Quizzes for 220 Great Children's Books: The Quest Motivational Reading Program

Quizzes for 220 Great Children's Books: The Quest Motivational Reading Program

Quizzes for 220 Great Children's Books: The Quest Motivational Reading Program

Quizzes for 220 Great Children's Books: The Quest Motivational Reading Program


Want a quick way to check to see whether a student has read a book? This is it. Quizzes contains objective reproducible tests for well-known children's books, all of which are likely to be found in school and public libraries. Titles include award winners and runners-up; classics; popular books; and books by such children's authors as Cleary, Fox, and Norton. With a new organization and layout, this revised edition offers users an improved and more durable resource. Flexible and convenient, the reproducible tests are great for helping track independent reading programs.


I have always had an insatiable hunger for books, and when I taught sixth-grade language arts, I wanted to pass the rich tradition of reading on to my students. So I began with the age-old method of asking my students to read books and to provide written and sometimes oral reports on what they had read.

Using this traditional method, however, I ran into some problems. For example, some children seemed capable of producing beautifully written book reports, but incapable of answering a few simple, informal questions about the plot of the book. Other students seemed to dread giving the oral book report or to dread writing the book report—or both—and thus I had the problem of associating something negative with something I wanted to be a very positive experience for my students: that of reading a good book.

After considering these problems, I decided one year that I would try something altogether different. Having selected 20 children's books, I read the books and then wrote short tests for each book. When the tests were prepared, I presented the list of books to my students and asked them to read not one, but several of the books on the list. I explained that no book report and no oral report would be required. Instead, all the students would have to do to receive credit for reading a book would be to take a short and simple objective test over the book. I assured the students that the tests would be easy for anyone who read the books. No trick questions and certainly no studying would be required. Just reading and enjoying the books was the main objective.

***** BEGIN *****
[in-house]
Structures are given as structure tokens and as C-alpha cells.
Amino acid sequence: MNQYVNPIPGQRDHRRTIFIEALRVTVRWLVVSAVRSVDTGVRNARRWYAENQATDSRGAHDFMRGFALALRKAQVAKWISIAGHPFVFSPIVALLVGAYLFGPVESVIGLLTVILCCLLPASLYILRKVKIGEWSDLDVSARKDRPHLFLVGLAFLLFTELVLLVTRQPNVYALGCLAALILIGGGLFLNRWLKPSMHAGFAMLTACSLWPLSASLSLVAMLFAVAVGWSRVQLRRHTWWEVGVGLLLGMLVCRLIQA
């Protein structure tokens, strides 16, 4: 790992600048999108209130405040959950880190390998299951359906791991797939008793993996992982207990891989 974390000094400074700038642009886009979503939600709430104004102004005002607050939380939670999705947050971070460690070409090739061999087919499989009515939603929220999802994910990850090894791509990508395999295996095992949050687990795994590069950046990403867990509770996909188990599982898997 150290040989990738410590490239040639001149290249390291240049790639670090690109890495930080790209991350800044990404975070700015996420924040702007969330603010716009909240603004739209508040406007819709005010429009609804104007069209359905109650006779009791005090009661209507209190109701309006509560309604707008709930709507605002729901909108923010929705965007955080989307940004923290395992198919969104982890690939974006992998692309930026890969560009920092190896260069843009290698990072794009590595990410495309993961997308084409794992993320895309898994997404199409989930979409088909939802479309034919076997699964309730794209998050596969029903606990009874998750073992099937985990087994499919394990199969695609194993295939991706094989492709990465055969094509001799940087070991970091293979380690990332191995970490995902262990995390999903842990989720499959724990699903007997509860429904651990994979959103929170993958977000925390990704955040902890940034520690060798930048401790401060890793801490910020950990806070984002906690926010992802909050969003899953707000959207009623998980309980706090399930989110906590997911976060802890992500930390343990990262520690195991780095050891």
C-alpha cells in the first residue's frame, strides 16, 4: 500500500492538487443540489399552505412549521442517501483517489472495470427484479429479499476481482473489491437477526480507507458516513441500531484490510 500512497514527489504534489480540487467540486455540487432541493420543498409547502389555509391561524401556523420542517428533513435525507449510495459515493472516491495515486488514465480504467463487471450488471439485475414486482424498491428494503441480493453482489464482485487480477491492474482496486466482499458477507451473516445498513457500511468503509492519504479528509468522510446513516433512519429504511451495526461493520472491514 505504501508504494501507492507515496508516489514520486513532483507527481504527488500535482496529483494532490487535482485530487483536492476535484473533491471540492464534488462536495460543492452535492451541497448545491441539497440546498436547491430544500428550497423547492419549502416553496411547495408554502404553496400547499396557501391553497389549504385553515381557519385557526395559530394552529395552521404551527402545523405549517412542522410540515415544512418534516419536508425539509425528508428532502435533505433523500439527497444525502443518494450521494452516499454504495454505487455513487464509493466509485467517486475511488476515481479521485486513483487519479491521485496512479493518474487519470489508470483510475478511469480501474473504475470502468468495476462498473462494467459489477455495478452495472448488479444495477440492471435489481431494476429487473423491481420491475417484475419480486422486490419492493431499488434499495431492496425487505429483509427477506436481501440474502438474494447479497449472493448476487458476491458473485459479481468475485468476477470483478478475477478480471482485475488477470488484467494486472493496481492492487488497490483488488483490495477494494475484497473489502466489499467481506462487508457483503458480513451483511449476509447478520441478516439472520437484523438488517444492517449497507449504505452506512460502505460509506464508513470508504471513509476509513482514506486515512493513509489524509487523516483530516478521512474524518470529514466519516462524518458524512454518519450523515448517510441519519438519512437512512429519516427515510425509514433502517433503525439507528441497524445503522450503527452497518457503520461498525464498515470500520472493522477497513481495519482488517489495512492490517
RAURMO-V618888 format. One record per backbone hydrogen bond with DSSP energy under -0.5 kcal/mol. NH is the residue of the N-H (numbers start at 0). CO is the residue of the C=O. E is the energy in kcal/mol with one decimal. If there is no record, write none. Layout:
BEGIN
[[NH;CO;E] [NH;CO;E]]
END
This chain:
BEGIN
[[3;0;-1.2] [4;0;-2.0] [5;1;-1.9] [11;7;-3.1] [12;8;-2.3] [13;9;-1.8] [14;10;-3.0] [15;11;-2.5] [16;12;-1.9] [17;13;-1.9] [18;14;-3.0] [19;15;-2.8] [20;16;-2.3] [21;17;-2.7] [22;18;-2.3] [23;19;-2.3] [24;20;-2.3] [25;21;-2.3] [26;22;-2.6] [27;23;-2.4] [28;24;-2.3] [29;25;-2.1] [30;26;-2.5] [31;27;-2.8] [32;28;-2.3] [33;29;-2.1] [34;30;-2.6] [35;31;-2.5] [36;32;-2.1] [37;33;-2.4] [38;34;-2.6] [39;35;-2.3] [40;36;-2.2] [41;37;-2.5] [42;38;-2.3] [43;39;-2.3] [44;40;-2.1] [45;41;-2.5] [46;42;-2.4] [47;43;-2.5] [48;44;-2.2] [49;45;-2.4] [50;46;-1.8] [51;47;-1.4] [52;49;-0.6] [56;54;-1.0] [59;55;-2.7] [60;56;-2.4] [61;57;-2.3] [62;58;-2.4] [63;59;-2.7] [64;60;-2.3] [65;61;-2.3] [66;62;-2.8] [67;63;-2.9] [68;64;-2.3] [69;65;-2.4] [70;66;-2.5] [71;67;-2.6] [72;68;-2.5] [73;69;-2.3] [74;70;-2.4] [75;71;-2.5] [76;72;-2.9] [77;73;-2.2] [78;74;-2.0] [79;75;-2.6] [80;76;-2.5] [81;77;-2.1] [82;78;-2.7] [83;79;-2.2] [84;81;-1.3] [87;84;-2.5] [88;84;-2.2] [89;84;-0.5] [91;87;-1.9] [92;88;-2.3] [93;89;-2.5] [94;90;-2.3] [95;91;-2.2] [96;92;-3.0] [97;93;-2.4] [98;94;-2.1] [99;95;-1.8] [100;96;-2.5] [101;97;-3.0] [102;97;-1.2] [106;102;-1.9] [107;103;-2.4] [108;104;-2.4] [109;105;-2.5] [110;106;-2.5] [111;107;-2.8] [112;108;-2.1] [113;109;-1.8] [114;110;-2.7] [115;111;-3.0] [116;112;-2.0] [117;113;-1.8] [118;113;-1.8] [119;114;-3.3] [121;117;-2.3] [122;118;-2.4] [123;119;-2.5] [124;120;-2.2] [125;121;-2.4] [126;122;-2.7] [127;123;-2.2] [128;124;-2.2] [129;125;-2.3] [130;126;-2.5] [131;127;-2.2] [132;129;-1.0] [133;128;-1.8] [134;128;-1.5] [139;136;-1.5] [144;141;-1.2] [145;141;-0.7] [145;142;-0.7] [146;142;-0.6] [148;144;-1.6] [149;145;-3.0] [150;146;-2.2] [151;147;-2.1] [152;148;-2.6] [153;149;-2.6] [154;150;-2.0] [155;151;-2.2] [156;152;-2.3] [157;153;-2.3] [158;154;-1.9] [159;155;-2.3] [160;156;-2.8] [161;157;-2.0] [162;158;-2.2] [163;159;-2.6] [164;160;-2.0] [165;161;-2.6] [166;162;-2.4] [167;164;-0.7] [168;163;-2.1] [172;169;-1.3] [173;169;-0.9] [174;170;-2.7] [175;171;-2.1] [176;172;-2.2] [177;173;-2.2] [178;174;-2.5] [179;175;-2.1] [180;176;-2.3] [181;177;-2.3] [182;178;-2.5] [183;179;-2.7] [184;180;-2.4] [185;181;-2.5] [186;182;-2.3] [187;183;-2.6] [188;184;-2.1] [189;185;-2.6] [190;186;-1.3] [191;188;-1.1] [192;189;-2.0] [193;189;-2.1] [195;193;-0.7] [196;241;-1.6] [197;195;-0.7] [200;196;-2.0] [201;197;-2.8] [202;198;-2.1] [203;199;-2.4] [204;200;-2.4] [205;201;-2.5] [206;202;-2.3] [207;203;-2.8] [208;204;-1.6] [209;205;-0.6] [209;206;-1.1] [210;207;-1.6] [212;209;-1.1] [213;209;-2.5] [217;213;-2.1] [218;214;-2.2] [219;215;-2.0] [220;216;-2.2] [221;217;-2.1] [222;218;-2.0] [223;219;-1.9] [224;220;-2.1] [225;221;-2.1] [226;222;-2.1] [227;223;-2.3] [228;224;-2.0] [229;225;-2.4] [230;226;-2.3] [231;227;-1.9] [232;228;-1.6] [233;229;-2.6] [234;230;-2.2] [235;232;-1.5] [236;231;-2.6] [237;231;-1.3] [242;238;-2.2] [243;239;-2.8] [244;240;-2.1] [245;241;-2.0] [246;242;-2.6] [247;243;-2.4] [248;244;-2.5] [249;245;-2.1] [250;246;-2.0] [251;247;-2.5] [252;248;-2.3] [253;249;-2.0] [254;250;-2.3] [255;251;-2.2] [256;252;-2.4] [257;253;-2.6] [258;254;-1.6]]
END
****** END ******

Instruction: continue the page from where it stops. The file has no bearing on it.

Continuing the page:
The response to this simple system was overwhelming. My students loved not having to write book reports and not having to give oral reports every time they read a book, requirements that I suspected inhibited their reading rather than promoted it, and they loved the simplicity of taking the short test to receive credit for books they read. I noticed that the children seemed to enjoy a feeling of accomplishment that came as a result of having read an entire book on their own, and as success has a way of breeding more success, I observed my students beginning to read more and more books.

In response to my students' enthusiasm, I began to add more quizzes to the program and to develop the program further by assigning point values to books based on their length and complexity. For the following school year, I prepared and launched a full-blown book reading contest with an offering of 50 titles for my students to choose from. The results were staggering. Reading became the [in] thing among sixth graders at the junior high school where I taught, and I had students who read all 50 books in one semester and came to me asking for more. One afternoon I remember in particular, I was in charge of a study hall with over 60 sixth-grade students in a large double room. Supervising study halls was not a favorite task among teachers as the environment too often seemed to lend itself to chaos and disorder. On this particular day, however, the entire room of 60 students was silent and in each set of hands was a book. Behind each book was the face of a child obviously engrossed in a book. It was so quiet in the room, with no sound except the soft rustling of turning pages, you could have heard a pin drop. When another teacher walked in the room to deliver a memo, she stopped in her tracks and stared out over the room with me, sharing my pleasure at this strange and beautiful sight.

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